Lait ribot is a traditional fermented milk that has been made in Brittany for thousands of years, dating back to the Gauls. It is in fact fermented babeurre, or bas-beurre (litterally “low-butter”), which is the white liquid that remains after you’ve beaten cream to make butter. Ribotte, besides sounding cute, is an old word for churn, hence the name of the milk (laez ribod in Breton).
Because it was nutritious and cheap, it used to be widely consumed. People would drink it as a snack, or to accompany a meal of potatoes or buckwheat galettes.
It tastes like a pleasantly tart, drinkable yogurt that’s ever-so-slightly sparkling: if you look at the surface, you can see the tiny bubbles. It is similar in taste to the Middle Eastern kefir, which is also produced in Russia and Eastern Europe, and the Central Asian koumys. (Update : it is not like the Russian kwass, as originally written.)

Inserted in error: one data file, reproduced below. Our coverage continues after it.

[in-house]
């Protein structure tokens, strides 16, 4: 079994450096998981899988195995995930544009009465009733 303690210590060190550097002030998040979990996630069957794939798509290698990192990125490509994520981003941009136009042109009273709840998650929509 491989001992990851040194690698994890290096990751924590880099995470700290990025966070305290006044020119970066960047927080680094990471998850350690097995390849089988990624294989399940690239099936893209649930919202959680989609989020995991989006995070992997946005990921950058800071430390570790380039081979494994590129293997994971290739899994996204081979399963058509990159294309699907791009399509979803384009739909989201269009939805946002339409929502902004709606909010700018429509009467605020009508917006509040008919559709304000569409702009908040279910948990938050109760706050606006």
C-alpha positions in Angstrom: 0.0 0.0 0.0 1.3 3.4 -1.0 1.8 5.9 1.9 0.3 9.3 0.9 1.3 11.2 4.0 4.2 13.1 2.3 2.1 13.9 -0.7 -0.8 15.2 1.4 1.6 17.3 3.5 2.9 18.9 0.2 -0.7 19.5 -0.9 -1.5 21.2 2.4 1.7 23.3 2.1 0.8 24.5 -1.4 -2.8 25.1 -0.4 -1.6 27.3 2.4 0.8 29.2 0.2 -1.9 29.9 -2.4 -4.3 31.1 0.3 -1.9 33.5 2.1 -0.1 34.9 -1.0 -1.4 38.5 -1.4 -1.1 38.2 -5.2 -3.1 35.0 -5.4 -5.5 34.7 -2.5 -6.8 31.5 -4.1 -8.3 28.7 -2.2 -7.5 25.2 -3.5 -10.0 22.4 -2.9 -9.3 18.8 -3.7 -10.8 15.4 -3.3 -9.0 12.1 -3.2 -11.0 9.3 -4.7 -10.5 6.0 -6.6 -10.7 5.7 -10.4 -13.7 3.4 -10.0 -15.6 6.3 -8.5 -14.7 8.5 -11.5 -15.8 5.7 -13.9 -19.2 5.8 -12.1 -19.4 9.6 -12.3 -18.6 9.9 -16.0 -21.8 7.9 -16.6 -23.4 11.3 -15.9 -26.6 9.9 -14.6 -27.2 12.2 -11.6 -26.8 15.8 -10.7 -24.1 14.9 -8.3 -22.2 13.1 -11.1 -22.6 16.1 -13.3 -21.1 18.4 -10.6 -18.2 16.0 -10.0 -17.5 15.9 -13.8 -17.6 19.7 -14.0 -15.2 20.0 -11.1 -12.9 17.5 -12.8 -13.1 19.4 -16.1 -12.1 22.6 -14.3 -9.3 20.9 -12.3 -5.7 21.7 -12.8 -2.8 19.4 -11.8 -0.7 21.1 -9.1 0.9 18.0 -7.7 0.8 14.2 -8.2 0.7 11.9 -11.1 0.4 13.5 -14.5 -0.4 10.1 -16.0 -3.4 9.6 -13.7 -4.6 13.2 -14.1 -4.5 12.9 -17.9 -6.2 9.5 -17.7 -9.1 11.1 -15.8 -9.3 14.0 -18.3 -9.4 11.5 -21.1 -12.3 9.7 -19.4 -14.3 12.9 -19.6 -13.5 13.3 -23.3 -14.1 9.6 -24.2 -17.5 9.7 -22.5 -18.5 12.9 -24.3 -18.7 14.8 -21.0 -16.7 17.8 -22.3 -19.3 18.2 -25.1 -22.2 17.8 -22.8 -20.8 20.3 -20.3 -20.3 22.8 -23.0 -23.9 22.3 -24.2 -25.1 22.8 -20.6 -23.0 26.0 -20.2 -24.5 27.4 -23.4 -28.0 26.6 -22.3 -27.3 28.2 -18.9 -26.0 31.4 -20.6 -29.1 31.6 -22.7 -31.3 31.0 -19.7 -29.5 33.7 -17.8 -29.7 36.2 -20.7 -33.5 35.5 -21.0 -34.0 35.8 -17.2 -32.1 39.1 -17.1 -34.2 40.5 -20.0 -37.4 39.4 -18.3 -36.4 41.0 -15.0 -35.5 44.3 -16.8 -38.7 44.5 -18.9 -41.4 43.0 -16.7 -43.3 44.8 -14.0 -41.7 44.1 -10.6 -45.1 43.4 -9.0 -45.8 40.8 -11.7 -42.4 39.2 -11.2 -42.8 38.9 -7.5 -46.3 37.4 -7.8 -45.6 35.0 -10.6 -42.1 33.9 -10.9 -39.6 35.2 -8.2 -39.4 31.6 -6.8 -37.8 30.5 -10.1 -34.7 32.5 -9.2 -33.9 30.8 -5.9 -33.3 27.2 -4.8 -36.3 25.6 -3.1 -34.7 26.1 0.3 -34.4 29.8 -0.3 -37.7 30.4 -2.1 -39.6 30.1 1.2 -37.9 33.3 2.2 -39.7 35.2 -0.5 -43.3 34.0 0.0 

I enjoy it tremendously, and it used to be my drink of choice when we ate at crêperiesin Brittany when I was a child. It was served in a thick-rimmed earthenware bowl, and sipping from this unusual tumbler was as much a part of the pleasure as the fresh, thirst-quenching drink itself.
Lait ribot is somewhat difficult to come by in Paris (kefir is much easier to find), but I’ve occasionally seen bottles of it on display at my cheese store. I don’t own the special bowls to drink it in, but it is still lovely drunk from a glass.